Ada port of the classic "Empire" conquer-the-world game
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README

This is a port to Ada of cempire (see

     https://github.com/jimwise/cempire

).  This is very much a work in progress -- it works, but is missing
some functionality of the C version, and is still not completely stable.

This code is Copyright (C) 2006-2012 Jim Wise

As a derivative work (a straight port) of a program under a GPL-like
license, this software is offered under the same license as that program --
this corresponds with the author's clear intent, although it may not be a
legal necessity.


--- Below is the README from the C version ----


/*
 *    Copyright (C) 1987, 1988 Chuck Simmons
 * 
 * See the file COPYING, distributed with empire, for restriction
 * and warranty information.
 *
 * $Id: READ.ME,v 1.1 2006/02/21 17:33:41 jwise Exp $
 */

C Empire Sources

History

	Apparently, this game was originally written outside of Digital,
	probably at a university.  The game was ported to DEC's VAX/VMS
	from the TOPS-10/20 FORTRAN sources available around fall 1979.
	Ed James got hold of the sources at Berkeley and converted
	portions of the code to C, mostly to use curses for the screen
	handling.  He published his modified sources on the net in
	December 1986.  Because this game ran on VMS machines for so
        long, a previous version is known as VMS Empire.

	In early 1987 Chuck Simmons reverse engineered the program and wrote
	a version completely written in C.  In doing this, I used lots of
	structures and defined constants, and I attempted to make the code
	flexible and easy to modify.  The algorithms used in this C version
	are completely new, the names of the commands have been changed to
	be more mnemonic, and new commands have been implemented.  Only the
	format of the display is the same.  I suspect that many of my
	changes are slower and less intelligently implemented than the
	originals.  Also, I have not implemented some of the original
	functionality.  However, my hope is that the commented C sources I
	have written will prove far easier to modify and enhance than the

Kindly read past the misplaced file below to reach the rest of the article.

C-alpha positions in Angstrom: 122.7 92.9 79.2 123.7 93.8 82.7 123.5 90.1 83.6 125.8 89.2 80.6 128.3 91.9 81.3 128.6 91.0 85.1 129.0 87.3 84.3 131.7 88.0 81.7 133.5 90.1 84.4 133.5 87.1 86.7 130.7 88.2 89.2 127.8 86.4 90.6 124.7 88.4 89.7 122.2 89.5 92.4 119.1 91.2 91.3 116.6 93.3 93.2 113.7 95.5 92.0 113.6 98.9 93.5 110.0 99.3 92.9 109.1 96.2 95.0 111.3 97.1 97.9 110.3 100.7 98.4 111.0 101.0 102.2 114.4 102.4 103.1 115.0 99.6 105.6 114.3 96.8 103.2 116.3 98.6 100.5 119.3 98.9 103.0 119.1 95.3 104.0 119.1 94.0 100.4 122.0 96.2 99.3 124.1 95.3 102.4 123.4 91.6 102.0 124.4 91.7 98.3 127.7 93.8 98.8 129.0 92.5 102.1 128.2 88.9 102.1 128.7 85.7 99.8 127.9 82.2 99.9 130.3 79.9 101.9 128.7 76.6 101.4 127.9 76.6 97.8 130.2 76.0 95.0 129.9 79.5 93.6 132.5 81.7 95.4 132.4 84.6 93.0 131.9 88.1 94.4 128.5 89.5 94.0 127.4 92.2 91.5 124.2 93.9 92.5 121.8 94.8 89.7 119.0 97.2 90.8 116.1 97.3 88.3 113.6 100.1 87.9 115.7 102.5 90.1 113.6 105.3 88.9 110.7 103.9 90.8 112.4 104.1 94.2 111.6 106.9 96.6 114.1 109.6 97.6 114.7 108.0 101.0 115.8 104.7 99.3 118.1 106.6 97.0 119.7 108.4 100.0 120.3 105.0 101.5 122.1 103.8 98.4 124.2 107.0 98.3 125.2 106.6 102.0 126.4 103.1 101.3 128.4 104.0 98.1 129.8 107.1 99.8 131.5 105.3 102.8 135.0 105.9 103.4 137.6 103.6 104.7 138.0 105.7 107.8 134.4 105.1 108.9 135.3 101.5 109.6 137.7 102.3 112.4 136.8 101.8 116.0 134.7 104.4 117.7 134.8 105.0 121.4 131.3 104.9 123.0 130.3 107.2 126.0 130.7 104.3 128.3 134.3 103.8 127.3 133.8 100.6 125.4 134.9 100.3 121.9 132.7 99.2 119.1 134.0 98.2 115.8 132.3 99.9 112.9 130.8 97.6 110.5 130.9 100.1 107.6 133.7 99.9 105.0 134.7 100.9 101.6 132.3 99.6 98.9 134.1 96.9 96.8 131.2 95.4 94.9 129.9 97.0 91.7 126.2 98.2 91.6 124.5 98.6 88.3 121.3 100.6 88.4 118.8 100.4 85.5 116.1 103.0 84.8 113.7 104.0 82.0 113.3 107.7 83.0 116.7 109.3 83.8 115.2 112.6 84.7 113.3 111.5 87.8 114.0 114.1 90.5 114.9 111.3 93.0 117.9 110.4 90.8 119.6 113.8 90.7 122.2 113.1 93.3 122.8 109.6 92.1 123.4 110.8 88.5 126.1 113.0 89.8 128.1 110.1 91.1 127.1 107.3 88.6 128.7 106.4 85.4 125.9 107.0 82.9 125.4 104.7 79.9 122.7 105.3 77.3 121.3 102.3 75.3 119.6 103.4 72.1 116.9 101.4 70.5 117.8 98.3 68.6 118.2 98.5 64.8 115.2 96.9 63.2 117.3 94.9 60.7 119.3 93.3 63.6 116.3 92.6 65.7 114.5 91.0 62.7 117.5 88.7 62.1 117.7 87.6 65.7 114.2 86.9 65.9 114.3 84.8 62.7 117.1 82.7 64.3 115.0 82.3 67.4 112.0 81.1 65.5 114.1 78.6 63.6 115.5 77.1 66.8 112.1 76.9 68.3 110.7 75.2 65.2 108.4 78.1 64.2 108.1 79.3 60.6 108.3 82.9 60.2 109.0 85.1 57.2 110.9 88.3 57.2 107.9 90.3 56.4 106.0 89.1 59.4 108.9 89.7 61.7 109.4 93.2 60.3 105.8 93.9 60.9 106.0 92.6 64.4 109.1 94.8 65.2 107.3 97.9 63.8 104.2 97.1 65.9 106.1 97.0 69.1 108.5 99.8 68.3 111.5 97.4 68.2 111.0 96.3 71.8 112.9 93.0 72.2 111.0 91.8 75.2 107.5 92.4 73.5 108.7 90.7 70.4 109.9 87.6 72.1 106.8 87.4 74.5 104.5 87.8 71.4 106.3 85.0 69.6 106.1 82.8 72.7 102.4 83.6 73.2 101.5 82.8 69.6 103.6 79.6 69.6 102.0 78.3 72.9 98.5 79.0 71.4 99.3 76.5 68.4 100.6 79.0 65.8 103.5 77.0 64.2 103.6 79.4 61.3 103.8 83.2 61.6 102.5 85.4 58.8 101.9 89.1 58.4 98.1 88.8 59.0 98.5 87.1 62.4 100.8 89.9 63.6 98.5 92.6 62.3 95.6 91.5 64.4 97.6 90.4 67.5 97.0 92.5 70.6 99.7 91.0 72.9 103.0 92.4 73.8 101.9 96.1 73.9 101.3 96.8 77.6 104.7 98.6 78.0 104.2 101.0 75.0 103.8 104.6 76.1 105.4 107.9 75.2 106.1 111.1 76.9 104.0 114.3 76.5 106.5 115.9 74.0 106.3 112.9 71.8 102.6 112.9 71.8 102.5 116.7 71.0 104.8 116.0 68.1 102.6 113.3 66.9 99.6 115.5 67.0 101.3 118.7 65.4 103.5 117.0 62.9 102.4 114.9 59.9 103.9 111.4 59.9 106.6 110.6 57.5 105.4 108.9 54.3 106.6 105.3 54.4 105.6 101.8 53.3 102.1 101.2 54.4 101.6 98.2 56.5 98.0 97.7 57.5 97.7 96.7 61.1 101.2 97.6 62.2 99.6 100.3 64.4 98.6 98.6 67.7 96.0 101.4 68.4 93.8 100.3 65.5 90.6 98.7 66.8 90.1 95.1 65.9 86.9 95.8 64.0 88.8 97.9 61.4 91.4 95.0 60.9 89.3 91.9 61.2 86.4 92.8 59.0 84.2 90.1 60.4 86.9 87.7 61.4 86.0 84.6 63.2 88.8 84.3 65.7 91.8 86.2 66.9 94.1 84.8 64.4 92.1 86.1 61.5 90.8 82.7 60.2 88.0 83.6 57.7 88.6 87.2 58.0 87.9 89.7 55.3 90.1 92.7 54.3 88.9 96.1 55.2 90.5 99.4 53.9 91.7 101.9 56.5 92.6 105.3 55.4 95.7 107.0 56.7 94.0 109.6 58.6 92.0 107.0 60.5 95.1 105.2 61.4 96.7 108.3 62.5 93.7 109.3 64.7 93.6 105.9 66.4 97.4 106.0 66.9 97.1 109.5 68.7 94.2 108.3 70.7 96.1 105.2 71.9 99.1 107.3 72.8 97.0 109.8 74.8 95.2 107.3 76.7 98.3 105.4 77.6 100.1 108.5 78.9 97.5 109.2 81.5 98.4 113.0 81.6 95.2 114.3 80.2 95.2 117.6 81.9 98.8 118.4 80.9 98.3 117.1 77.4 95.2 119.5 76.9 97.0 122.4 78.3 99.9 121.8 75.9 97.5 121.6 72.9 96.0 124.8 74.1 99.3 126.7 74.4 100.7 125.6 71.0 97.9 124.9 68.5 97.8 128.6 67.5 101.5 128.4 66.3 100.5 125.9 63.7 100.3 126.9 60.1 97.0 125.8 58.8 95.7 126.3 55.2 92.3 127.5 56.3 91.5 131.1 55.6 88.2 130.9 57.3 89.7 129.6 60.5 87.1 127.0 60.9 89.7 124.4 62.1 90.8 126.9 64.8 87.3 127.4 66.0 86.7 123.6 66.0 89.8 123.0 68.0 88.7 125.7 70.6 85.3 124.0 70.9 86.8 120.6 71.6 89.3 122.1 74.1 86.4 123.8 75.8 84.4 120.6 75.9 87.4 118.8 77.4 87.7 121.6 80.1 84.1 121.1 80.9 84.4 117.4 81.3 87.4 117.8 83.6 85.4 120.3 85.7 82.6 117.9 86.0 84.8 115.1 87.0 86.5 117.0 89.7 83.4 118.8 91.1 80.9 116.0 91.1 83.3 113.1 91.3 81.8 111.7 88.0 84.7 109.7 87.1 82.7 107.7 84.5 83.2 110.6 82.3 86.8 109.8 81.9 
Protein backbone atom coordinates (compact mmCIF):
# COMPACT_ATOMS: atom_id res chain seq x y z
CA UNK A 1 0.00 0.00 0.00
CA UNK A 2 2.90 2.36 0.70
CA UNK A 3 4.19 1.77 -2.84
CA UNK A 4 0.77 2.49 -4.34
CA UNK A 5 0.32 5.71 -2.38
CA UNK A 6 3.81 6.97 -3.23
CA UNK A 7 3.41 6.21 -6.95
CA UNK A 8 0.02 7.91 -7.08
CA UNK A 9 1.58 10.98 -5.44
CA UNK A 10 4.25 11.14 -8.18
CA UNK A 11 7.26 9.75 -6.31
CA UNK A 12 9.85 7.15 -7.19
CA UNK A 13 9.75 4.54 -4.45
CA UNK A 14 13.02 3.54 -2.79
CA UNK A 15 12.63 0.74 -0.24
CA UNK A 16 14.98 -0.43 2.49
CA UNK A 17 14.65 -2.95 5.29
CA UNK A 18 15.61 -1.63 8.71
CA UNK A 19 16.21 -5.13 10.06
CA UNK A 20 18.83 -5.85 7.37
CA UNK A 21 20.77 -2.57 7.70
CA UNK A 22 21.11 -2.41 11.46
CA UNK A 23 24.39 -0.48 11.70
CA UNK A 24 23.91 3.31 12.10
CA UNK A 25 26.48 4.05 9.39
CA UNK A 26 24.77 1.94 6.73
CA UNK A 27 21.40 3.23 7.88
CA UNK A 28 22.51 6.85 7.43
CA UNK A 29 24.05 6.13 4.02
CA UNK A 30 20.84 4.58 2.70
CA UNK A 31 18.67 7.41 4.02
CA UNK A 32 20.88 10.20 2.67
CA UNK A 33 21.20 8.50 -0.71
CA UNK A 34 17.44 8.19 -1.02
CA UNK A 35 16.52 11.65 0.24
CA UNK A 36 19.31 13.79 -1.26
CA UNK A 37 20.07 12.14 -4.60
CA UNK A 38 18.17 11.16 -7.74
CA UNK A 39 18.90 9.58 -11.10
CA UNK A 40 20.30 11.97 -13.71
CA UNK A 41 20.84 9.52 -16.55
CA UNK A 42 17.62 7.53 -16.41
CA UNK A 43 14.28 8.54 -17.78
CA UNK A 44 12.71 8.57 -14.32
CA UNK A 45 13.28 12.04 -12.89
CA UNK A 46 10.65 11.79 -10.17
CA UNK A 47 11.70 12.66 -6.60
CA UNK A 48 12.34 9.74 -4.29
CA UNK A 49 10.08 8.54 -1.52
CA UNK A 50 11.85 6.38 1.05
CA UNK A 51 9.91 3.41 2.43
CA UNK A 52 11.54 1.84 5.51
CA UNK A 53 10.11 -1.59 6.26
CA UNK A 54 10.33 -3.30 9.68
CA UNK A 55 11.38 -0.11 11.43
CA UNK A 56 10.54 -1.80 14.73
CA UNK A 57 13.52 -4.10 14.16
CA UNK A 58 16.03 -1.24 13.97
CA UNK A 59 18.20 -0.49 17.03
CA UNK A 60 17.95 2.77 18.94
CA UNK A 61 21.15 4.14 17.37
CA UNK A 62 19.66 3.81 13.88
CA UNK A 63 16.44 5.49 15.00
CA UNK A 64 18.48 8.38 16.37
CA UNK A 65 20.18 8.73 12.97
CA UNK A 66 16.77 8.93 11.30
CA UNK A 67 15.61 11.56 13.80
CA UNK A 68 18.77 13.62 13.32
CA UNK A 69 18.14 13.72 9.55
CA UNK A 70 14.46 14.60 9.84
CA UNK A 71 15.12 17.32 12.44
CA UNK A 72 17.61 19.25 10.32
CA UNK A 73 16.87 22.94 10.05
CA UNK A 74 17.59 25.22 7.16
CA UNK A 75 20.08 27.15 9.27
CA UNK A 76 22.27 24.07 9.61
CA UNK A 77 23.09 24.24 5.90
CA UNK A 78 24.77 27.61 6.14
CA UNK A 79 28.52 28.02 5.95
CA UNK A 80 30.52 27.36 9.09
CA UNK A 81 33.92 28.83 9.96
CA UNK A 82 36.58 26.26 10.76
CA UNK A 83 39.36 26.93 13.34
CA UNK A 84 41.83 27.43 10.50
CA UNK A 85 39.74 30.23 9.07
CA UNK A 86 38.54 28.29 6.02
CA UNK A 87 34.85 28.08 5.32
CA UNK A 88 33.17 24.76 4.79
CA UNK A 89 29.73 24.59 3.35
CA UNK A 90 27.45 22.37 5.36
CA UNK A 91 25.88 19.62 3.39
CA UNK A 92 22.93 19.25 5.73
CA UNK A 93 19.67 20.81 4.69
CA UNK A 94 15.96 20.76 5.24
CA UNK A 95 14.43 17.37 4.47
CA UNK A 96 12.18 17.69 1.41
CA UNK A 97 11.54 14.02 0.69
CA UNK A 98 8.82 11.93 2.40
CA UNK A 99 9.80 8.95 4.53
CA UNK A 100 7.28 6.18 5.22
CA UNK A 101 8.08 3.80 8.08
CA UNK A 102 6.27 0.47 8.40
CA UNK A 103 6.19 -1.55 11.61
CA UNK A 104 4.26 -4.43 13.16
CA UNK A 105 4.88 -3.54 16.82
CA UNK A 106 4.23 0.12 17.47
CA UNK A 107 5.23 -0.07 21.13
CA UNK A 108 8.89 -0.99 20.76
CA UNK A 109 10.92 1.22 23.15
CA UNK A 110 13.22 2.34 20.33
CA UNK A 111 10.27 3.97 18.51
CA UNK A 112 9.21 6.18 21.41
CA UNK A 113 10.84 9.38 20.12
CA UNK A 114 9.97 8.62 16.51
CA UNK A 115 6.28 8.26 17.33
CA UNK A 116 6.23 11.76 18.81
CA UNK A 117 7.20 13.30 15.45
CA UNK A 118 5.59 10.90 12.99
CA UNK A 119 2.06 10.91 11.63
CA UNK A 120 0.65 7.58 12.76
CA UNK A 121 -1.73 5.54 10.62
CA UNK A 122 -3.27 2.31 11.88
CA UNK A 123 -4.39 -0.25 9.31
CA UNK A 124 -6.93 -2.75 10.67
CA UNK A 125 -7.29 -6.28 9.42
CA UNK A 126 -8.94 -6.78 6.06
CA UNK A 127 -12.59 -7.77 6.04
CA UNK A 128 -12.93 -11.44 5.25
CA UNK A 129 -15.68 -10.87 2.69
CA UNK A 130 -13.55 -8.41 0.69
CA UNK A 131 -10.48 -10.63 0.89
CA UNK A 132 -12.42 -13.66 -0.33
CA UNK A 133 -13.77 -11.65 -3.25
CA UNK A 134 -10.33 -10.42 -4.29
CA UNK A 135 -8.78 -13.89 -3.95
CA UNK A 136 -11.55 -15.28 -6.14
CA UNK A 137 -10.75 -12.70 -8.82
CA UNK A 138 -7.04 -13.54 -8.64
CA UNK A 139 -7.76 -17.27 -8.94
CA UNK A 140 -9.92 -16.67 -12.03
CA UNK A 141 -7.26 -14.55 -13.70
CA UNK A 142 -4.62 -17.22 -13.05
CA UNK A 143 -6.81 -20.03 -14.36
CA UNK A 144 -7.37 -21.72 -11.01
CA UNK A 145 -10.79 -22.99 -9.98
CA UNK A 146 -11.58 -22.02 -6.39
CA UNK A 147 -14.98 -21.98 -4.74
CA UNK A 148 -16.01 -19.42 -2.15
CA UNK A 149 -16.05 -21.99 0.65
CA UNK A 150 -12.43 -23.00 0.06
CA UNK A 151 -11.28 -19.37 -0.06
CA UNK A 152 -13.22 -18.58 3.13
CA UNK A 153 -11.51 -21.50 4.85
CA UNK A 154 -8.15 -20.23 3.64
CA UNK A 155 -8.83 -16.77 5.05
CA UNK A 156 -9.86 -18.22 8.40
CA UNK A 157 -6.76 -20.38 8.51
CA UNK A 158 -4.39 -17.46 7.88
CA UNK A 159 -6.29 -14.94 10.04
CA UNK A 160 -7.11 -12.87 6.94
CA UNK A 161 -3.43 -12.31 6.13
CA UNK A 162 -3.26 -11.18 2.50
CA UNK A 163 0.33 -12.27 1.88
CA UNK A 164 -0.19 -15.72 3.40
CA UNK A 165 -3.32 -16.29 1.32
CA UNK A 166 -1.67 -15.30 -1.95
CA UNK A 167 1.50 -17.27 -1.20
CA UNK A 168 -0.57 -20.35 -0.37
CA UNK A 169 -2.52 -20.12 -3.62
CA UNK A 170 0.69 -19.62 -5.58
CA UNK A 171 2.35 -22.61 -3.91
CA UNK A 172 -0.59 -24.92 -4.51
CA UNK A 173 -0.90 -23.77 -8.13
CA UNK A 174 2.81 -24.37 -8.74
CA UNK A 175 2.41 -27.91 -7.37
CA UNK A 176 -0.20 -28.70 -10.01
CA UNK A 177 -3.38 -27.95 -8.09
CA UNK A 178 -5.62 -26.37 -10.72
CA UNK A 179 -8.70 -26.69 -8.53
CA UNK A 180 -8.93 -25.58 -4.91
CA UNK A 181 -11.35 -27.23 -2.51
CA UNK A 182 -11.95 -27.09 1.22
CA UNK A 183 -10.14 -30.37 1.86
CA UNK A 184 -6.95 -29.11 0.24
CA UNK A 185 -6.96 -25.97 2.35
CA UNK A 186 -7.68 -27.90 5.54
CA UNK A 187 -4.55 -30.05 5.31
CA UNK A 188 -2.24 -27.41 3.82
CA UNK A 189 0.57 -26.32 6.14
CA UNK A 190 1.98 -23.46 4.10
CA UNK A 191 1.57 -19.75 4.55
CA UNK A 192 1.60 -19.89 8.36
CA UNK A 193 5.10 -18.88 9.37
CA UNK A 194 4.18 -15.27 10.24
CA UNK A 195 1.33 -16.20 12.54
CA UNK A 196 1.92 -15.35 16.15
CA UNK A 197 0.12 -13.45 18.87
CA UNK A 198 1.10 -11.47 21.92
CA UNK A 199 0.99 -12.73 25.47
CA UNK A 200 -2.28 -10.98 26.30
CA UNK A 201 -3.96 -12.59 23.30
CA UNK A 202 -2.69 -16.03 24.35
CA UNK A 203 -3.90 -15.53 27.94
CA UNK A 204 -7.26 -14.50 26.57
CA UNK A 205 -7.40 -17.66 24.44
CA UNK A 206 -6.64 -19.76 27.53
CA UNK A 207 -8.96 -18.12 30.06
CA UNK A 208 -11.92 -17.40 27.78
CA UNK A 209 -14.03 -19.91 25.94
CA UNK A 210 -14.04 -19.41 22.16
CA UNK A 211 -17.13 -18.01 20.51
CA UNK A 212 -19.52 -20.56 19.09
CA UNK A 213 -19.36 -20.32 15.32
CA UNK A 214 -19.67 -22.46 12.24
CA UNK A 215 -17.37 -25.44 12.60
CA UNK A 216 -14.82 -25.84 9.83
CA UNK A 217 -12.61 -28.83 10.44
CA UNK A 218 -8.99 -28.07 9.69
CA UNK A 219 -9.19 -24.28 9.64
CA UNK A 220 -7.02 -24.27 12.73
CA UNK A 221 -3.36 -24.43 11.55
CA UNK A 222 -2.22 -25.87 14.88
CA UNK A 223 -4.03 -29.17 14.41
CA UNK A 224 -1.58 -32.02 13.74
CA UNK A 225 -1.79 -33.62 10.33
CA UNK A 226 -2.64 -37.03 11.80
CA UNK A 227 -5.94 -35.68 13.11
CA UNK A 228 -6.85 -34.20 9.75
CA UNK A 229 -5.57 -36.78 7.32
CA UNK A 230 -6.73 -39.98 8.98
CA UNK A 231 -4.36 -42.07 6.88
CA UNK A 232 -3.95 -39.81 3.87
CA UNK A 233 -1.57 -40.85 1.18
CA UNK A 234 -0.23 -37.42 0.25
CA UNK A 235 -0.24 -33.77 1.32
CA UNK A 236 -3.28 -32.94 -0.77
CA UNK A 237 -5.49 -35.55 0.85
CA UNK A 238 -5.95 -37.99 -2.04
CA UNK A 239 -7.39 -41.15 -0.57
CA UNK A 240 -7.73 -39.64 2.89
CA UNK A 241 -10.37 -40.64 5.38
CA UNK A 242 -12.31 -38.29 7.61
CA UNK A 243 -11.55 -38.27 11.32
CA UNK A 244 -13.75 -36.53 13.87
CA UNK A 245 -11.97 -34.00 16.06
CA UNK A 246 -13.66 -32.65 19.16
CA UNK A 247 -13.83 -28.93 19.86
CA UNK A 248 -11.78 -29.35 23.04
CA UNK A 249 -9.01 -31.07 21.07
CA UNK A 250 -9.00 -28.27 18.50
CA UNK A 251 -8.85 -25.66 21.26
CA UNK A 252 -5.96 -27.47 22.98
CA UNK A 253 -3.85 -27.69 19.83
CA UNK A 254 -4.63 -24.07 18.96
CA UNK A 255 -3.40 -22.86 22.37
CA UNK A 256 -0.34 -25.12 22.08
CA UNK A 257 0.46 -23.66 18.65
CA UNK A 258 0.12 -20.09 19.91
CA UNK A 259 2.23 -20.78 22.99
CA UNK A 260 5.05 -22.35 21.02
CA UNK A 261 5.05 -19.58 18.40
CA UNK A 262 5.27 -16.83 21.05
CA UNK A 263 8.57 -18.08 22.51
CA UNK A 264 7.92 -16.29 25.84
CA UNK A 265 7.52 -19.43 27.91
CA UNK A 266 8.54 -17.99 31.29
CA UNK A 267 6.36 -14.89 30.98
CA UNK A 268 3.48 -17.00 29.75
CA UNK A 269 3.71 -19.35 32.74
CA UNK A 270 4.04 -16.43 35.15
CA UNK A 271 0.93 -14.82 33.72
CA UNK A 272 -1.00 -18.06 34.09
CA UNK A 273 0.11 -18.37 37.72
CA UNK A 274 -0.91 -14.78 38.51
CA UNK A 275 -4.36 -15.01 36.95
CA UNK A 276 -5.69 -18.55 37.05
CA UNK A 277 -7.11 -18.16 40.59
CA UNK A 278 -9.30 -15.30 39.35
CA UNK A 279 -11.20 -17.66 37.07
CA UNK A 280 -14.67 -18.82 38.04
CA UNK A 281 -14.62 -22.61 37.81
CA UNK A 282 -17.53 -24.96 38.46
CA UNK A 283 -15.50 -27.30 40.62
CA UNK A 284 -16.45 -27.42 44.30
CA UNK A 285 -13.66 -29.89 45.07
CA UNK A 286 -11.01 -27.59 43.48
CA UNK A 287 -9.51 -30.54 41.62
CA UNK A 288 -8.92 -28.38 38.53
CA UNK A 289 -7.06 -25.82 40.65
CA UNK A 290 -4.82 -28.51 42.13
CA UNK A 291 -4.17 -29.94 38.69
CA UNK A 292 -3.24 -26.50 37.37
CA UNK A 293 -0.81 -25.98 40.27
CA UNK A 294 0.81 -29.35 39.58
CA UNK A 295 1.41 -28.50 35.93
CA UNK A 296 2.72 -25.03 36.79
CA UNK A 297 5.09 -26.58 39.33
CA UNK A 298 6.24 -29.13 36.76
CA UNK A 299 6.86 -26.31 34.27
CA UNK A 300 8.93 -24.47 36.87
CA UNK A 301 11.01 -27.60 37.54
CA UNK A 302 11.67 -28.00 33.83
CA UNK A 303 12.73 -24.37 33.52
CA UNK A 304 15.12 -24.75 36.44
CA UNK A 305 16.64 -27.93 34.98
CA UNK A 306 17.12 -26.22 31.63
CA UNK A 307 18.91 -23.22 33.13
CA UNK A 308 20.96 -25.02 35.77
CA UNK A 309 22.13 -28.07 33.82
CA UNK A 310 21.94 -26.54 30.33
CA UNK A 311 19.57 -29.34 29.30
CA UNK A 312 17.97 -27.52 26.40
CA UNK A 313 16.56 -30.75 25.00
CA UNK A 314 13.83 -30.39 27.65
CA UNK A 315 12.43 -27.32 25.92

original FORTRAN sources.  If you make changes for the better, by
	all means send Ed James and I a copy.

	Sometime thereafter, Eric S. Raymond took over work on C-Empire, adding 
	color support and some modernizations.  In 1998, the torch passwd to
	Jim Wise, who has brought the code up to modern C standards, ported
	it to not assume the presence of the GNU ncurses library, and
	otherwise maintained the code against bit-rot.

	The basic game has been heavily modified since 1979 -- the types of
	objects built have changed, as have the parameters on others, and
	lots of new kinds of movement functions have been added.  Read the
	man page for a complete description.

	The file 'bugs' contains lots of ideas for enhancements, and
	describes the bugs I haven't been able to find.

Organization

        I have attempted to organize the sources into relatively few
        coherent pieces.  The pieces are:

        empire.h   -- definitions of data structures
        extern.h   -- definitions of global variables
        data.c     -- constant data
	main.c     -- option parsing
        empire.c   -- main program loop and outermost command handler
        usermove.c -- move the user's pieces
        compmove.c -- move the computer's pieces
        edit.c     -- handle the user's edit mode commands
        game.c     -- saving, restoring, and initializing the game board
        display.c  -- update the screen
	term.c     -- deal with information area of screen
        math.c     -- mathematical routines
        object.c   -- routines for manipulating objects
	attack.c   -- handle attacks between pieces
	map.c      -- find paths for moving pieces
	util.c     -- miscellaneous routines, especially I/O.

Debugging notes

	From command mode, there are two special commands that